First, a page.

Power Quality

Course Description

Power Quality definition. European standards and recommendations. Harmonics. Voltage variations and flickers. Voltage unbalance. Power factor. Power quality measurements. Measuring instrumentation and equipment. Applied measures for power quality improvement. Including Power quality in distribution planning and operation.

General Competencies

Understanding of the power quality problems. Knowledge about disturbance sources and their influence on the end users. Ability to perform in-situ measurements and practical skills to analyze measuring results. Proposing measures to improve power quality.

Learning Outcomes

  1. define the term power quality
  2. explain the security of supply
  3. describe parameters of voltage quality
  4. select legislation and standards regarding the power quality
  5. recognize the impact of harmonics on supply quality
  6. describe merasuring procedure of voltage quality
  7. explain measures to improve the quality of power supply

Forms of Teaching


Lectures supported by Power Point presentations.

Grading Method

Continuous Assessment Exam
Type Threshold Percent of Grade Threshold Percent of Grade
Homeworks 50 % 20 % 50 % 20 %
Attendance 50 % 10 % 50 % 10 %
Mid Term Exam: Written 50 % 30 % 0 %
Final Exam: Written 50 % 40 %
Exam: Written 50 % 70 %

Week by Week Schedule

  1. Introduction to power quality. The quality of delivery. Voltage quality. The responsibilities of providers and consumers of electricity. Standards of power quality.
  2. Terms and definitions. Voltage transients: impulsive and oscillatory. Long-duration voltage variations: overvoltage, undervoltage, interruptions, Short-duration voltage variations; interruptions, sagsy, Voltage unbalance. Voltage distortion. Frequency variations
  3. Voltage drops and sags. Sources of voltage variations and interruptions, Equipment sensitivity to voltage sags.
  4. Transient overvoltages. Capacitor switching. Switching overvoltages. Lighting. Ferro resonance.
  5. Harmonic distortion. Voltage and current distorrtion. Sources of harmonic distortion. Influence on end users.
  6. Harmonic distortion measurement. Harmonic evaluation on the utility system. Harmonic evaluation for end users. Monitoring principles and harmonic eleimination. Harmonic filters. Standards applied to harmonic distortions.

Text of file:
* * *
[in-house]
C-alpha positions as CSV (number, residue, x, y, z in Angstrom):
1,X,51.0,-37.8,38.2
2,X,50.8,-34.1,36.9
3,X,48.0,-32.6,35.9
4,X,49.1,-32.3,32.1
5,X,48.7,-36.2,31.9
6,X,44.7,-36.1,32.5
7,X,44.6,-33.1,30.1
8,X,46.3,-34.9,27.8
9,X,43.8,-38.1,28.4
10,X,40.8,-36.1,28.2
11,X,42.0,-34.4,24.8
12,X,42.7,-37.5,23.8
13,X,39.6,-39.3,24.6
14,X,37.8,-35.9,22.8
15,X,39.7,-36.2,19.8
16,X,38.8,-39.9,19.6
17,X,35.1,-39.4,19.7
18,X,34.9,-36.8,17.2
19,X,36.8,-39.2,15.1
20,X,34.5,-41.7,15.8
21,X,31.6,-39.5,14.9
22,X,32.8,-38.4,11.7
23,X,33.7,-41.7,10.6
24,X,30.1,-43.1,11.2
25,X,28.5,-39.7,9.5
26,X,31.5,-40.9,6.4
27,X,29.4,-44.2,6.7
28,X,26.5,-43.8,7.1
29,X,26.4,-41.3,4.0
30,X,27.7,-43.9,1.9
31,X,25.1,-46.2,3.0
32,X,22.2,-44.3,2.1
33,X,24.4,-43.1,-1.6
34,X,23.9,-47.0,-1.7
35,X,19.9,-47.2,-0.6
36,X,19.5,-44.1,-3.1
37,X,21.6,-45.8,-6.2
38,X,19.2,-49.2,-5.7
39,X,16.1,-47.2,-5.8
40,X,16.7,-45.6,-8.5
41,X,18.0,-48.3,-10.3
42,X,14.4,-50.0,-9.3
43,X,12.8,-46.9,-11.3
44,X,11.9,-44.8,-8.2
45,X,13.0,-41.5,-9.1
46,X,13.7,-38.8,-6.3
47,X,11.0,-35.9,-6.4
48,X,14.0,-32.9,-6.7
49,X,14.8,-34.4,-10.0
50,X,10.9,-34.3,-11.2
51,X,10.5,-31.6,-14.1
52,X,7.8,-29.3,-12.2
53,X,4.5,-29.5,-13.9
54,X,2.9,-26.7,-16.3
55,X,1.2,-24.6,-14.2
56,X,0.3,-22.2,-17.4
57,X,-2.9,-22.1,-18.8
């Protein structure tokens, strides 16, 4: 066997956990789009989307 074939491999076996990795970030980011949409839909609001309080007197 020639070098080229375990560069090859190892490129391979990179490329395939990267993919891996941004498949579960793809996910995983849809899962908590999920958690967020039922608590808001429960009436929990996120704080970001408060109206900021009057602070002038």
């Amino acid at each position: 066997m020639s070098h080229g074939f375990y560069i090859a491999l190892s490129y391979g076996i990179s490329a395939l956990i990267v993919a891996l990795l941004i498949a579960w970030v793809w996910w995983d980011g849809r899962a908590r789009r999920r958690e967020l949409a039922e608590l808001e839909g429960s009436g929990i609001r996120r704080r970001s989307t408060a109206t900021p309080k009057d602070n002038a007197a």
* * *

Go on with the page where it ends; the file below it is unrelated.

7. Long-term voltage variations. Voltage regulation principles. Tap changers. Static VAR compensators. Capacitor applications. Power factor corretions.
  8. Power quality estimation. RMS voltage variation indices. Harmonic indices.
  9. Power quality measuring equipment. Multimeters, data-logers, harmonic analyzers.
  10. Applied measures for power quality improvement. Grounding and wiring. Power factor correction.
  11. Electomagnetic interference. Power frequency electrical and magnetic fields. High frequency Interfference.
  12. Static electricity. Measurement of static voltages. Relative humidity measurement. Discharge of static potentials.
  13. Power quality contracts. RMS variations agreements. Harmonic agreements. Quality insurance.
  14. Power quality monitoring. Including power quality in distribution planning and development of distribution networks.
  15. Power quality economic. Influence of deregulated market.

Study Programmes

University graduate
Electrical Power Engineering (profile)
Recommended elective courses (3. semester)


M. H. J. Bollen; (2000.), Understanding Power Quality Problems: voltage sags and interruptions, IEEE Press
C. Sankaran (2002.), Power Quality, CRC Press
R.C. Dugan, M. F. McGranaghan, S. Santoso, H. W. Beaty (2002.), Electrical Pover System Quality, McGraw Hill Professional
Alexander Kusko, Marc T. Thompson (2007.), Power quality in electrical systems, McGraw-Hill Professional
Barry W. Kennedy (2000.), Power quality primer, McGraw-Hill Professional


ID 34511
  Winter semester
L1 English Level
L1 e-Learning
30 Lectures
0 Exercises
0 Laboratory exercises
0 Project laboratory

Grading System

90 Excellent
80 Very Good
70 Good
60 Acceptable